Less stress, more sunsets.1910212_543302190907_6478_n


Now this, this one is going to be fun I think. I’m definitely not a huge risk taker in life. It took me a long time to even wear bright red lipstick. I like to live in a comfortable bubble sometimes. In the past few weeks, I’ve gone to parties that two of my friends were hosting where I wasn’t sure I would know anyone else there. Normally I’d want to go with another friend to make sure I wasn’t alone at all. But instead I decided to attend solo – and you know what? I had a great time. I’ve met a bunch of new people in the past few weeks who are just great. I’m excited for these new friends. And yeah maybe at the parties there were a few instances where I had a momentary second of panic when I didn’t know anyone, but I just introduced myself to some new people and had a great time. Travel is an area I’d like to be a bit more adventurous in. Maybe it’s time for a European adventure, going somewhere where I don’t speak the language. Or spending a little more money than I normally would for a memorable trip. Taking a trip with new friends. I think this all relates to being more open minded. Maybe if an opportunity presents itself to live outside of New England, I should consider it. Nothing is permanent, and I think I can benefit from being a little more open minded. Even with dating. I am sure in my head I have an idea of the type of guy I think I’m supposed to end up with, so maybe I’m not giving some people a chance right away because I don’t think it will work out. Well I think I can admit I’m clearly no expert in this department, and I’m not doing something right, so it can’t hurt to change my approach a bit. This relates to the principles above – if I am with someone who makes me happy, who cares about anything else. But at the same time, I don’t want to be one of those girls who needs a relationship to validate who I am. I have learned a lot about myself the past few years since my real serious relationship ended. I’ve dated a lot of different people, I’ve changed jobs, bought a house, traveled with friends. I’ve done things I never thought I would do. And I hope to continue to do that.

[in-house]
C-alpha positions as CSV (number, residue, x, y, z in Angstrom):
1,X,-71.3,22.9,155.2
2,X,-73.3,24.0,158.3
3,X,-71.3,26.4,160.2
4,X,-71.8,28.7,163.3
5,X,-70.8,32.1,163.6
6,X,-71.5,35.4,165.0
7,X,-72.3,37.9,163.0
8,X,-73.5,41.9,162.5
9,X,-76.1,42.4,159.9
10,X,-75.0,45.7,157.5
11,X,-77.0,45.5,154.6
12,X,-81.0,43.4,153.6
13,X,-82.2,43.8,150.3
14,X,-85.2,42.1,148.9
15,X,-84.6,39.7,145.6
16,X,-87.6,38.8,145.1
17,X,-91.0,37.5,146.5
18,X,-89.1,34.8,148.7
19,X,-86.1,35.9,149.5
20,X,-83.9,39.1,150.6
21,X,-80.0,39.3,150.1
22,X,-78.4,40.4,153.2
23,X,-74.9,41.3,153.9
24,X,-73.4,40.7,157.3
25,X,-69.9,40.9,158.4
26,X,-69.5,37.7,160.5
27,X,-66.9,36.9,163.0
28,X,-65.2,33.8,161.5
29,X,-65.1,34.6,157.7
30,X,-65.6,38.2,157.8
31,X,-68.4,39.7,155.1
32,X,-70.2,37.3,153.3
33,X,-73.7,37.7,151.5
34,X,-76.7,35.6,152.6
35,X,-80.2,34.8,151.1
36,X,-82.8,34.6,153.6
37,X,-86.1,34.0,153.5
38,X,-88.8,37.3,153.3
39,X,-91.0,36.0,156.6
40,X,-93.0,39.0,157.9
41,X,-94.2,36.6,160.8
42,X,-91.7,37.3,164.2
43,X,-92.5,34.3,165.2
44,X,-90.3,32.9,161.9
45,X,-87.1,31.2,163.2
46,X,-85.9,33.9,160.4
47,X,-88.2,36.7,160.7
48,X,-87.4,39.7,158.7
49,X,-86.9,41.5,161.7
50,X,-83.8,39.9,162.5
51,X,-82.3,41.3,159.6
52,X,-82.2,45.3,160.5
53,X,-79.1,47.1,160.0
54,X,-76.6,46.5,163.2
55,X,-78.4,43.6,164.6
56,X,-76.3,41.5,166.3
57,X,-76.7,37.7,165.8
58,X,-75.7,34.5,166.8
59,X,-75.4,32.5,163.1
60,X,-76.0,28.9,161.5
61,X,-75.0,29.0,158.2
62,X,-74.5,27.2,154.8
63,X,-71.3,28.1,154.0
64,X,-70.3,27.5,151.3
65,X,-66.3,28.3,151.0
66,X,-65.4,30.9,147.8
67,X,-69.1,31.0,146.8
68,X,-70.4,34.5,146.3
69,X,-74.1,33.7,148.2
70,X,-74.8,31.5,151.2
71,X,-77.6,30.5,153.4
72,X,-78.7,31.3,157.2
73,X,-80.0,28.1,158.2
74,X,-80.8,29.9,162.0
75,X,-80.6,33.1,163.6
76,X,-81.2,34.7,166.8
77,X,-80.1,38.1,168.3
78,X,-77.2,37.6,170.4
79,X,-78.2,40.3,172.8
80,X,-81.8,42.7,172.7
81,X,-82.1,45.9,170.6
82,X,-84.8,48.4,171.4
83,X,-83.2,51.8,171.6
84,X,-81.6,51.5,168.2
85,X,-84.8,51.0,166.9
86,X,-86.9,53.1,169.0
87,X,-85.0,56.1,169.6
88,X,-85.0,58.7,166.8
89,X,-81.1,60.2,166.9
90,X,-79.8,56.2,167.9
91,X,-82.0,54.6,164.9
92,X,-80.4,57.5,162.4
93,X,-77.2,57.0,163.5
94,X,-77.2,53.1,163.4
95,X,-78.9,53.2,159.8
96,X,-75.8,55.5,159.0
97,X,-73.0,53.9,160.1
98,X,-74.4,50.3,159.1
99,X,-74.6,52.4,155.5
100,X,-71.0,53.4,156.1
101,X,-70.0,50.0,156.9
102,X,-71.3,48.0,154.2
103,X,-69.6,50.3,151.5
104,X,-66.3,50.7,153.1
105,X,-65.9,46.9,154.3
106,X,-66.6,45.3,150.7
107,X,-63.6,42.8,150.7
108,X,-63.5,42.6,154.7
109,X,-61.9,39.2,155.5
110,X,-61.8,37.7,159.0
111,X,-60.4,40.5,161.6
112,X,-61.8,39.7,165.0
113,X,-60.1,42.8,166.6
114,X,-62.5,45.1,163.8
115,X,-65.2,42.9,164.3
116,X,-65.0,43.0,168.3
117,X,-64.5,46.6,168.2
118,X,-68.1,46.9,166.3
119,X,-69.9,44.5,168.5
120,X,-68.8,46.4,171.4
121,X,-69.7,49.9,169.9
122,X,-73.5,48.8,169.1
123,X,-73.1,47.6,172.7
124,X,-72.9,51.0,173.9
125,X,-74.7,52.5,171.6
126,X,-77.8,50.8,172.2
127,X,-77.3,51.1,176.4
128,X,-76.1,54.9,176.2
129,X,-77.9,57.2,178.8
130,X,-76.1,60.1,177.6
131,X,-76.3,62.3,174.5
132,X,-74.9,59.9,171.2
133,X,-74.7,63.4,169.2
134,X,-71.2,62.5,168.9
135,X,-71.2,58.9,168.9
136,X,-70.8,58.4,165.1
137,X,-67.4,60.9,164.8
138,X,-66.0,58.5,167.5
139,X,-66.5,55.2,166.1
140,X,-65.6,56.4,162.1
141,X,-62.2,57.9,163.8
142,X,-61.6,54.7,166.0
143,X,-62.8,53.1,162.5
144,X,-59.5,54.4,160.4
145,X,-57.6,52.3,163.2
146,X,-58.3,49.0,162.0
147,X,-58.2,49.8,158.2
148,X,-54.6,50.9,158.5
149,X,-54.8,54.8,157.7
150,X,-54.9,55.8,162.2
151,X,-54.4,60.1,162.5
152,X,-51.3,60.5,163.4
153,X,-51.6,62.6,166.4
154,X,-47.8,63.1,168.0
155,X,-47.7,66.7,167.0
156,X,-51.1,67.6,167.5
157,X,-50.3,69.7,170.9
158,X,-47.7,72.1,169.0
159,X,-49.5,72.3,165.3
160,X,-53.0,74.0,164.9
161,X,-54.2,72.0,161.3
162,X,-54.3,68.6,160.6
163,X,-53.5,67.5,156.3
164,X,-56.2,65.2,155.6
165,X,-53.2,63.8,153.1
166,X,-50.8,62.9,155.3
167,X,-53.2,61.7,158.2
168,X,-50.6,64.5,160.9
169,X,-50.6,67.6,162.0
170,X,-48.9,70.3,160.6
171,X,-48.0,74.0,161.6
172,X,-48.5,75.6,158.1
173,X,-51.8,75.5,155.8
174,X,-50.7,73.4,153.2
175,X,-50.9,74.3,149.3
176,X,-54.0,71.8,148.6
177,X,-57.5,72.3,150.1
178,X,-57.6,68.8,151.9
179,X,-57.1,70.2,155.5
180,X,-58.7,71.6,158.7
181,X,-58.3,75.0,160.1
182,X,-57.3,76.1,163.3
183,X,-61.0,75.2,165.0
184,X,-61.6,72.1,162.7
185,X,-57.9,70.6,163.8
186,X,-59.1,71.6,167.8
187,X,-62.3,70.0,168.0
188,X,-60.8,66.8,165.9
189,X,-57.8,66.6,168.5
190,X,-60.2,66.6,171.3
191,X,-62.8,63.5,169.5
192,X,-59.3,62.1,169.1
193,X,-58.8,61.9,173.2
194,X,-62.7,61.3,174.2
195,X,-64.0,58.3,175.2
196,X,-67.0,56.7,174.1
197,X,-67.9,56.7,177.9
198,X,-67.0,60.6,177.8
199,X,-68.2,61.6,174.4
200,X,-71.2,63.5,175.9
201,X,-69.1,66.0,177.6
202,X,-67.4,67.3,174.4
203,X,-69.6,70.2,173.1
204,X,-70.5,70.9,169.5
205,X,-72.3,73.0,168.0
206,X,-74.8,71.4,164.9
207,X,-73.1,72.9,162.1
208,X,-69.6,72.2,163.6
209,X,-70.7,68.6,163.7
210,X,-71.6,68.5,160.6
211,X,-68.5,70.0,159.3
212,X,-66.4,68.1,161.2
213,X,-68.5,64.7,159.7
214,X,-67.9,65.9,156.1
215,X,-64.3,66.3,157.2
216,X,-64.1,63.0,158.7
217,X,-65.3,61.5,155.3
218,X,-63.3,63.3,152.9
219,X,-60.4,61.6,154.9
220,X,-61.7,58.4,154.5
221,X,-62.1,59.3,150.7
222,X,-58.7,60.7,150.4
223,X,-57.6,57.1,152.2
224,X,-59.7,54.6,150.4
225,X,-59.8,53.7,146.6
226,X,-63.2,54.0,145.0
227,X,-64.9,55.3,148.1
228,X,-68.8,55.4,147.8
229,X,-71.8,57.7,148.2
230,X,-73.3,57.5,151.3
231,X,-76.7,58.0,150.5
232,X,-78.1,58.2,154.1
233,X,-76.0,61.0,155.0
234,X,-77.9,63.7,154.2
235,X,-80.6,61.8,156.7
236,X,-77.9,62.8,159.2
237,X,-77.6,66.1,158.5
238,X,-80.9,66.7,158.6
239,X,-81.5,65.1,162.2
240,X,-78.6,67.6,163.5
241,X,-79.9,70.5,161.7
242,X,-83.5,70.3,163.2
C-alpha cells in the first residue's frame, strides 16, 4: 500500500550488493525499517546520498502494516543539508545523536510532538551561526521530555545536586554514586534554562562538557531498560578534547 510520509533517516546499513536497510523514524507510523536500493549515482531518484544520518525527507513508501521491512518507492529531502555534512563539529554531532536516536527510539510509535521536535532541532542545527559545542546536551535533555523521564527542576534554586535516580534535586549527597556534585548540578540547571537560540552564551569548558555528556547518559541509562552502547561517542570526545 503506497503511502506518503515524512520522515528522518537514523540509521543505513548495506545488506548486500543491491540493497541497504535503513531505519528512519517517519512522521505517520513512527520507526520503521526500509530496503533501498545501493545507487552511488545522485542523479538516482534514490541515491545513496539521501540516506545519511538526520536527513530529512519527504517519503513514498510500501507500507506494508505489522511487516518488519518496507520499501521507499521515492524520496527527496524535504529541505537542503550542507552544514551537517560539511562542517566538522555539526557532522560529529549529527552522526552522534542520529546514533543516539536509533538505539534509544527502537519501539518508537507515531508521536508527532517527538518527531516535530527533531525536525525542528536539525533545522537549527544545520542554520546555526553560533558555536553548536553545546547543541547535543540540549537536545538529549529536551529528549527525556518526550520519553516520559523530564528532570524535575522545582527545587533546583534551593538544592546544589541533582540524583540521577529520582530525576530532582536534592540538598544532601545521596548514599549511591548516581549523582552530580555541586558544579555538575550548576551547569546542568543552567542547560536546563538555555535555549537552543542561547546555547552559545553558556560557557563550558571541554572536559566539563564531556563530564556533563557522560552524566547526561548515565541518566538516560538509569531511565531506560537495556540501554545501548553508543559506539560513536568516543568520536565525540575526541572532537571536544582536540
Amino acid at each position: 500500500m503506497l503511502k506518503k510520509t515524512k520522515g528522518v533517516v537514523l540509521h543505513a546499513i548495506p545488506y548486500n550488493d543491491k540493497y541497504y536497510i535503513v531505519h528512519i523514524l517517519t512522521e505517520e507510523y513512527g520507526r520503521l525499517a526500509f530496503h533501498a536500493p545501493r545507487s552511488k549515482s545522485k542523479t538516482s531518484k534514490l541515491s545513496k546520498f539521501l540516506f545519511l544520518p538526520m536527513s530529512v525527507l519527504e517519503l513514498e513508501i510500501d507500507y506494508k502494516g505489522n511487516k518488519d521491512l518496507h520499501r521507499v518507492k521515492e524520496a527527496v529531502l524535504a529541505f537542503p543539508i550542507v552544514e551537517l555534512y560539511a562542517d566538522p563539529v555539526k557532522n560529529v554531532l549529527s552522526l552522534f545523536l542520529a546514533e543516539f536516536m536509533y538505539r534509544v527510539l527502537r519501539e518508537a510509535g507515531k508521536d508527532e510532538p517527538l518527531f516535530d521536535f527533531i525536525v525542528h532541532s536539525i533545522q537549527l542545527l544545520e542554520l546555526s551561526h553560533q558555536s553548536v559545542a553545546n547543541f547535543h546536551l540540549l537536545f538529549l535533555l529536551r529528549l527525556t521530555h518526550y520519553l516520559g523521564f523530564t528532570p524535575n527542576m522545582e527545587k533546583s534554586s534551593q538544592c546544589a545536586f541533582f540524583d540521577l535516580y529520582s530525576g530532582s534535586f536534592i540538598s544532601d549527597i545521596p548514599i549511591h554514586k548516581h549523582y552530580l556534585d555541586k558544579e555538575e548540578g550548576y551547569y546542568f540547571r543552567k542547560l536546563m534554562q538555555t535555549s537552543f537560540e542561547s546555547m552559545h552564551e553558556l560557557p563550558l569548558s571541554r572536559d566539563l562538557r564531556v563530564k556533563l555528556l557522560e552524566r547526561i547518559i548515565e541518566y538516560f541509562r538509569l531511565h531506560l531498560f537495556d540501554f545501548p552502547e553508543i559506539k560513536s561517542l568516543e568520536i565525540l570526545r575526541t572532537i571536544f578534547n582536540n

Biking over a very windy Golden Gate bridge and down some hilly streets in Sausilito maybe had us almost peeing our pants, but was totally worth it and a great experience in the end.

1239006_10100653739412787_654997364_nOr maybe living outside your comfort zone is really just getting drunk off sweet tea and rapping Super Bass at your brother’s wedding. #crushedit558665_10101417536612335_487681100_n


So these are my guiding principals, at least for now, and the world’s longest blog post that involves no cookies.

I bought this necklace last month from Dogeared, one of my favorite jewelry brands to gift to friends. I actually bought the necklace for someone else and when it arrived, it just felt exactly what I needed to be reminded of. The necklace is called Balance and the inspirational card it comes with says: A happy life is not built upon the goal of perfection, but balance. It’s a good reminder for me that I can cut myself a break and I don’t need to be perfect, I just need to find the right balance in life to be happy. And synergy.